Quote of the Day - Rich is not better.
This post is part of a continuing series on Scotland that started on April 2, 2006, so if you want to follow along from the beginning, scroll down and read back up chronologically.
Host Alan Grant of Skibo Castle treated us to tea and toast upon our arrival. Tea is a bit of a religion itself in Scotland, as it is across the United Kingdom. Ceremony is complete as it is delivered with bone china saucers and cups, a silver tea service with the pot, creamer, sugar and strainer that straddles both sides of the cup, all properly placed on a silver tray, thank you very much.
Grant, however, stands diametrically different than what you would expect in an old castle of wood parquet floors, marble water closets, wood-paneled walls, old hanging portraits of people dressed in full Highland regalia and dark suits who died some hundreds of years ago as the Marquis of the Grand Duke somebody-or-other. Apart from what would appear to be a stodgy castle, it is Alan's shoes that strike you first.
Zebra-striped, fur covered cowboy boots that rise to just above his ankles, purchased, he claims, in Amsterdam (likely one of the only places you could find a pair of boots like this) with zippered sides but not zipped up, and topped with a pea-green pair of pants he dyed himself. This outfit (is there any other way to describe it?) was capped off with a three-quarter sleeved, striped dull orange and blue thrift-shop shirt covering a rumpled white mock turtle-neck, and a crop of ever-so-unruly curly grey hair and a burly salt-and-pepper moustache and half goatee just below his lower lip. Despite this outwardly spot-on eccentric appearance, Alan immediately conveys the warmth and closeness and genuine care that you know only from your closest, long-time childhood friend.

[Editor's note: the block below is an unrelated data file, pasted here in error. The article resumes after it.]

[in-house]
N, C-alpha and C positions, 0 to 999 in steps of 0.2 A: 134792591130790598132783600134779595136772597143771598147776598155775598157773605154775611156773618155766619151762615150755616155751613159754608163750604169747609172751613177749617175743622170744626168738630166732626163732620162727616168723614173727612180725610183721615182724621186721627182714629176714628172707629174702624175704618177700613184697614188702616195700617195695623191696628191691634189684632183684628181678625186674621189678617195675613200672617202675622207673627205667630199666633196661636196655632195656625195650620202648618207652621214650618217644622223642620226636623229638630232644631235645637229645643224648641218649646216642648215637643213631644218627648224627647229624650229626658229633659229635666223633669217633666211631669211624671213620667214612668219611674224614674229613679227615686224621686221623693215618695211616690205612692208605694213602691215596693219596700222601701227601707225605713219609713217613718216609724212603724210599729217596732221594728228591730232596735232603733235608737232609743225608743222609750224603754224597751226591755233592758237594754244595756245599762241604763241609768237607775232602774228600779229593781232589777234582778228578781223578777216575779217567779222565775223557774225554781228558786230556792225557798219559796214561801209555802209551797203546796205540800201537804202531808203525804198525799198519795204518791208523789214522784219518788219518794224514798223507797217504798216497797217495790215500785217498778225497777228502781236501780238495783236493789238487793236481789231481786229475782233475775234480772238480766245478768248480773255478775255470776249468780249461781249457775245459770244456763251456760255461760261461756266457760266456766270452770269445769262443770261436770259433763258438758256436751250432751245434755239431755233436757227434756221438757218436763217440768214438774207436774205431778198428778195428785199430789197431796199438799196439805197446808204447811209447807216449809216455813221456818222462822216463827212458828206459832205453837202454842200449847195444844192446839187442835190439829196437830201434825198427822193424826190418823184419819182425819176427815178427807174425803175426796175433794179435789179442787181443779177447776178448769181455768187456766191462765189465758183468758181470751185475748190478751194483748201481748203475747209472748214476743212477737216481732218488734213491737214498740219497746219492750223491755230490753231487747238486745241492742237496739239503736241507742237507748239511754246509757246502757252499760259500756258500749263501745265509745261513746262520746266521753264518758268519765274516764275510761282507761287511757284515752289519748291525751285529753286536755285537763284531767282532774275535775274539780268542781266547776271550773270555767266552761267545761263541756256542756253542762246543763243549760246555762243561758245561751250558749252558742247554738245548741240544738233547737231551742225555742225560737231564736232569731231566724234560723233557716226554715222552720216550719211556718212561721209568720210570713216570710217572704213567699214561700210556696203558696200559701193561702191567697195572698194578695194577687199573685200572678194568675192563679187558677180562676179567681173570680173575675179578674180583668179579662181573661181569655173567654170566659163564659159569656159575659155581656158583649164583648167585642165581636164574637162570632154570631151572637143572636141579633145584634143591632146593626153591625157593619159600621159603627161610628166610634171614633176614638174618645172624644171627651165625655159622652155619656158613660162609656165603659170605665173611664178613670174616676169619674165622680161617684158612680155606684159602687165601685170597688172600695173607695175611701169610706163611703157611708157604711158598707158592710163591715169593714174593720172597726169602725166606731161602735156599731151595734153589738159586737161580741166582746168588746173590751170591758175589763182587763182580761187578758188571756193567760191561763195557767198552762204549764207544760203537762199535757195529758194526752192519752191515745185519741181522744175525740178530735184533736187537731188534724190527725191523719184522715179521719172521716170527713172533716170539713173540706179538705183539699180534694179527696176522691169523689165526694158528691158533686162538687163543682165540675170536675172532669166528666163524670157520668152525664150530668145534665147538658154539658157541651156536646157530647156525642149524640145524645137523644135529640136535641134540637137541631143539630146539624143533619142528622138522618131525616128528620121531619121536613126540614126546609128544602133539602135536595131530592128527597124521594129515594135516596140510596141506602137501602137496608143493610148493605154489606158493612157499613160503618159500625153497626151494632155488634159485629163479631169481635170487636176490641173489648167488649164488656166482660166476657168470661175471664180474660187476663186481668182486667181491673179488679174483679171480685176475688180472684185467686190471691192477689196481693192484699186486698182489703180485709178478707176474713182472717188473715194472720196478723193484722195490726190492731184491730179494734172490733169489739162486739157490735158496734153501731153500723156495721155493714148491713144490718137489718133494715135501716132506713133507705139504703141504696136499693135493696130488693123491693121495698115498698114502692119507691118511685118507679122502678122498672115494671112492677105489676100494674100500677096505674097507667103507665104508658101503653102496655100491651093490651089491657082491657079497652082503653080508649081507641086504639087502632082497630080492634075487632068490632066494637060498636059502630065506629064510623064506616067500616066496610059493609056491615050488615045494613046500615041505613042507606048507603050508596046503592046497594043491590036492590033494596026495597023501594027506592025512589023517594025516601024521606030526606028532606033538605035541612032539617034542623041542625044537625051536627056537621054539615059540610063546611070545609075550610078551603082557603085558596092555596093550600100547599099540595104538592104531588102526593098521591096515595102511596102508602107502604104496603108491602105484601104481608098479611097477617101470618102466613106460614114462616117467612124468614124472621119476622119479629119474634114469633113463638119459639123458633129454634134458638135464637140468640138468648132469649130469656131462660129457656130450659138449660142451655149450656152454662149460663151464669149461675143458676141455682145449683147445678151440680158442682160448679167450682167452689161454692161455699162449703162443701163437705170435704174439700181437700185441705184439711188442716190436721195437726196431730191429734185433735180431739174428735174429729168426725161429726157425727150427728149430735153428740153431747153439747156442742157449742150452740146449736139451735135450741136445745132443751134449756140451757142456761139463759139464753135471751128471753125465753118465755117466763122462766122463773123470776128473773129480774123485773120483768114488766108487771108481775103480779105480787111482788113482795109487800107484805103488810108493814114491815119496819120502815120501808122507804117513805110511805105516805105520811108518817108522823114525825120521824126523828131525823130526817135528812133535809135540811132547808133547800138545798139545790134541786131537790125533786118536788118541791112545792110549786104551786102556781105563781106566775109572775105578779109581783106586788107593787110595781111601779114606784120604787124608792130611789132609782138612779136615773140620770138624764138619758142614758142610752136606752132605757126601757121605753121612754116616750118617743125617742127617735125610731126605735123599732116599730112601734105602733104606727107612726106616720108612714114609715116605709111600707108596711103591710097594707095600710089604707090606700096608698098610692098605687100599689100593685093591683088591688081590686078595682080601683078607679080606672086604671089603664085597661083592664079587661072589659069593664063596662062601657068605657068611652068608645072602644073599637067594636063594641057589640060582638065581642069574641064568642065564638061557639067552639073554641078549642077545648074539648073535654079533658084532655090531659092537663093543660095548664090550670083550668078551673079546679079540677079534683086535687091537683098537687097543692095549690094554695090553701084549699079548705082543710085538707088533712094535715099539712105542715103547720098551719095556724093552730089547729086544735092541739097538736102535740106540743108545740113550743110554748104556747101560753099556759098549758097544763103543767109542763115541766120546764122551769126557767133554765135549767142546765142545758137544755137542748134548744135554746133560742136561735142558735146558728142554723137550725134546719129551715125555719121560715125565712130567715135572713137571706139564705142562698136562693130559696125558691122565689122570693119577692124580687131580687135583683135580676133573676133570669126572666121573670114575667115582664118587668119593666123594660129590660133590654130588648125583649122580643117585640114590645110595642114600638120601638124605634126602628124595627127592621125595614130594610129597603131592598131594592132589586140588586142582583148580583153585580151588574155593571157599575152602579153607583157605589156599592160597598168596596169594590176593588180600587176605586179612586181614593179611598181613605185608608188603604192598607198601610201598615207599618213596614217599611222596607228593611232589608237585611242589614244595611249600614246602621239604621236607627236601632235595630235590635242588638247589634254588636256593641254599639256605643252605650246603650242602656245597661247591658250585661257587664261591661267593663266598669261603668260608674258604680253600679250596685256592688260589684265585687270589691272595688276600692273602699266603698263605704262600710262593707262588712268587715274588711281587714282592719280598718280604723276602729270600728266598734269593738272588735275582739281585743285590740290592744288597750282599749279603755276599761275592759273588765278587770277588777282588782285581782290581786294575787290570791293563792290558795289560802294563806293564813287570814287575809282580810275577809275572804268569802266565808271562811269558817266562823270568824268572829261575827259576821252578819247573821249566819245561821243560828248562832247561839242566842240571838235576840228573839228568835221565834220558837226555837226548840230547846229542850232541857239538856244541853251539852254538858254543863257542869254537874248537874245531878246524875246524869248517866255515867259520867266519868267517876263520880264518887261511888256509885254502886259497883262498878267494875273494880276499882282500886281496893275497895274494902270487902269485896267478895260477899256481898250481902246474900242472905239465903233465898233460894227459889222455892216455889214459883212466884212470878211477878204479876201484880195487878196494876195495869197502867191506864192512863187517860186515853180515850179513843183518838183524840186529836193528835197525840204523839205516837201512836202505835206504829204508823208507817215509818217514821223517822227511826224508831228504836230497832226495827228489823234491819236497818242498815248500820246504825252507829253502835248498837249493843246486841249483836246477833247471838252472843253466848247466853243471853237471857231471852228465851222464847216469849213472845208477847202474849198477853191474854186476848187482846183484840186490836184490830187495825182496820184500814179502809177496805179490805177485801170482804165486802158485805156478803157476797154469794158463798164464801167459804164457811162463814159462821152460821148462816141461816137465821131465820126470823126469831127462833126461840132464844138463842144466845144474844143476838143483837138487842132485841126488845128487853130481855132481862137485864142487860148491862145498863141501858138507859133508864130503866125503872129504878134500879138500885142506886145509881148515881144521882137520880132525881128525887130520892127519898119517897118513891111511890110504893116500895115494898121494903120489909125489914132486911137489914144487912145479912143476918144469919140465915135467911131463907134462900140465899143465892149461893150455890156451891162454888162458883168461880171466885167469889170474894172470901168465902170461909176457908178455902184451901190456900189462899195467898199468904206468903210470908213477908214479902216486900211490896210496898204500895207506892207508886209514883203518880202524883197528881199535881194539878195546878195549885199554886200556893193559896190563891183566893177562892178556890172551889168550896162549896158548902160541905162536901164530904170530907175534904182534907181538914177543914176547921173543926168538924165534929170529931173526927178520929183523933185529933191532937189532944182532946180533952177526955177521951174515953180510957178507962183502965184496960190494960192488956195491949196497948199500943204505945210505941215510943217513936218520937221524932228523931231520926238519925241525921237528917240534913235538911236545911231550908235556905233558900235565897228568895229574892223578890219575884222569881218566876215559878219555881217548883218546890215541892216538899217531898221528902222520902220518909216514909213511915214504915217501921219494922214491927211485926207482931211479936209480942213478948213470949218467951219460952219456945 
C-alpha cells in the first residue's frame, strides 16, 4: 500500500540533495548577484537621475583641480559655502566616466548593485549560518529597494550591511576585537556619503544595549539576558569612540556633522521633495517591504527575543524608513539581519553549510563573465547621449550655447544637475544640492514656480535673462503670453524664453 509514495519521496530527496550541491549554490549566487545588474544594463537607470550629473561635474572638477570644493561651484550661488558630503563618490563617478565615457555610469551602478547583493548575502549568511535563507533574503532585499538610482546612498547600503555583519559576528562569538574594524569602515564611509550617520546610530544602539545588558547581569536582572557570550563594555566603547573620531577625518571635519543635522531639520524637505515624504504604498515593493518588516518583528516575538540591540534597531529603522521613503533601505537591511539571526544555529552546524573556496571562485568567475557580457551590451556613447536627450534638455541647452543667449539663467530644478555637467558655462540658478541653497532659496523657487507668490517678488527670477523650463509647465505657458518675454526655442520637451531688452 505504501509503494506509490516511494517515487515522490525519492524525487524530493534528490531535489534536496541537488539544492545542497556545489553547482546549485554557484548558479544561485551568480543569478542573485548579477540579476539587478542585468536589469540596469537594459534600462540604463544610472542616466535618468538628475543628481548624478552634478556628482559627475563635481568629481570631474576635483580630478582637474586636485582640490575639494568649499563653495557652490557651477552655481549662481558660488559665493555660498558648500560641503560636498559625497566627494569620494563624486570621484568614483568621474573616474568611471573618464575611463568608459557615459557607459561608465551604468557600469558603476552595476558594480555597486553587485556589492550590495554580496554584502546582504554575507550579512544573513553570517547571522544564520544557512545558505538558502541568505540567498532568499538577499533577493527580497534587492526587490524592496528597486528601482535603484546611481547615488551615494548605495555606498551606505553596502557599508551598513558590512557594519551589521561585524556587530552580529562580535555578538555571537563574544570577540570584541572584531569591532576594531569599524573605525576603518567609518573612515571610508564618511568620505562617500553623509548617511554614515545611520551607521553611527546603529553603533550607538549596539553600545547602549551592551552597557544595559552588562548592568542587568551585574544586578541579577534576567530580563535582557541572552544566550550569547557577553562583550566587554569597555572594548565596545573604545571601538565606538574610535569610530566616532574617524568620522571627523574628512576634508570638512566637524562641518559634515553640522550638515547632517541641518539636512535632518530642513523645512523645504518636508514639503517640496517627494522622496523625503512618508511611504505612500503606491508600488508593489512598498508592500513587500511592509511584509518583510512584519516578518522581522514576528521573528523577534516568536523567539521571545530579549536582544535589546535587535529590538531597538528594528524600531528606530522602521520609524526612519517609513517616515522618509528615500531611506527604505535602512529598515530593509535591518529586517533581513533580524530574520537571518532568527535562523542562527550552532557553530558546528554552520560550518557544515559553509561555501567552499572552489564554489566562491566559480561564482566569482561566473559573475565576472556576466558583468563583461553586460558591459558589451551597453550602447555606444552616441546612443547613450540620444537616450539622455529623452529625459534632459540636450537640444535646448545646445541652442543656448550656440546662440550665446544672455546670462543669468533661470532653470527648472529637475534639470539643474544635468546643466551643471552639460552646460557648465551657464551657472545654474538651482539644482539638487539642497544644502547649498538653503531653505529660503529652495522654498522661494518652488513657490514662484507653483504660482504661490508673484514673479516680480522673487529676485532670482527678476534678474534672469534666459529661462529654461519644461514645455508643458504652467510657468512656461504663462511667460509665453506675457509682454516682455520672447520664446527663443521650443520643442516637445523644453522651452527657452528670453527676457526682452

Grant is the self-styled resident ''deconstructor" of Skibo Castle, reminding its mega-millionaire, nay billionaire, members that neither position nor possessions can define them once inside the castle walls. All were equals, especially around Carnegie's dinner table, where it is instead now Alan Grant who holds court (he calls it his office). Privilege, I suppose, gave us the opportunity to have a four-hour conversation with this luminary, a philosopher without parallel.
Perhaps he developed his philosophies as a sheepherder (yes, that was his previous job prior to presiding over club members), but he has the uncanny ability to see your soul and delightfully allow you to see a glimpse of yourself as you listen to his incisive thoughts about life. You can't help but walk away from Skibo marveling not only about its grandeur, but also about those who occupy its walls and vast grounds. Alan would deny it, but he is every bit on par with economist Adam Smith and other great Scottish philosophers.
It is that grandeur that is Scotland; its history, its struggles, its edifices, its striking and weather and geography of both the Highlands and the Lowlands that have shaped it. But more important than all that, it is Scotland's people who set this nation apart from the rest, a place you will not want to miss on your journey through life. Today was my last day in Scotland, and I'm sad to leave, but comforted by the thought that I can return to the bosom of this country's wonderful lads and lassies again.
While MIPTC says goodbye to Scotland, stay tuned for Wales, coming tomorrow.